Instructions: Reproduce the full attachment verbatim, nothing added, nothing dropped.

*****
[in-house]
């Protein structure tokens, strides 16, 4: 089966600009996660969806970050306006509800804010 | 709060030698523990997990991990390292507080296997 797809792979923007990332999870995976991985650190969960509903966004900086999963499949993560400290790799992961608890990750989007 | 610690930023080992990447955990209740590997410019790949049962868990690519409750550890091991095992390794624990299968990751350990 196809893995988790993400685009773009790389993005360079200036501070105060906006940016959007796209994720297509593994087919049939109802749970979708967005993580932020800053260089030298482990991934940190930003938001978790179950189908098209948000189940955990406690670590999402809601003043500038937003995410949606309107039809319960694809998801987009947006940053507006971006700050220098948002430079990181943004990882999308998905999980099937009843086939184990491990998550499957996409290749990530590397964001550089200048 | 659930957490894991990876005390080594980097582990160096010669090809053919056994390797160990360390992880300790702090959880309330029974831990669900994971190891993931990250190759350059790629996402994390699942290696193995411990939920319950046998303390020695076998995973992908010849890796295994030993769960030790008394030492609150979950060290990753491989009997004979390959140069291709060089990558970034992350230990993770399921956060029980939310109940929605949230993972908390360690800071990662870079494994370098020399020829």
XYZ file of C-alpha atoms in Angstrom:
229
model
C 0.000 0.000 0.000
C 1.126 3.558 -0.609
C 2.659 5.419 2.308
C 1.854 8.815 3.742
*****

[in-house]
């Protein structure tokens, strides 16, 4: 089966600009996660969806970050306006509800804010 | 709060030698523990997990991990390292507080296997 797809792979923007990332999870995976991985650190969960509903966004900086999963499949993560400290790799992961608890990750989007 | 610690930023080992990447955990209740590997410019790949049962868990690519409750550890091991095992390794624990299968990751350990 196809893995988790993400685009773009790389993005360079200036501070105060906006940016959007796209994720297509593994087919049939109802749970979708967005993580932020800053260089030298482990991934940190930003938001978790179950189908098209948000189940955990406690670590999402809601003043500038937003995410949606309107039809319960694809998801987009947006940053507006971006700050220098948002430079990181943004990882999308998905999980099937009843086939184990491990998550499957996409290749990530590397964001550089200048 | 659930957490894991990876005390080594980097582990160096010669090809053919056994390797160990360390992880300790702090959880309330029974831990669900994971190891993931990250190759350059790629996402994390699942290696193995411990939920319950046998303390020695076998995973992908010849890796295994030993769960030790008394030492609150979950060290990753491989009997004979390959140069291709060089990558970034992350230990993770399921956060029980939310109940929605949230993972908390360690800071990662870079494994370098020399020829």
XYZ file of C-alpha atoms in Angstrom:
229
model
C 0.000 0.000 0.000
C 1.126 3.558 -0.609
C 2.659 5.419 2.308
C 1.854 8.815 3.742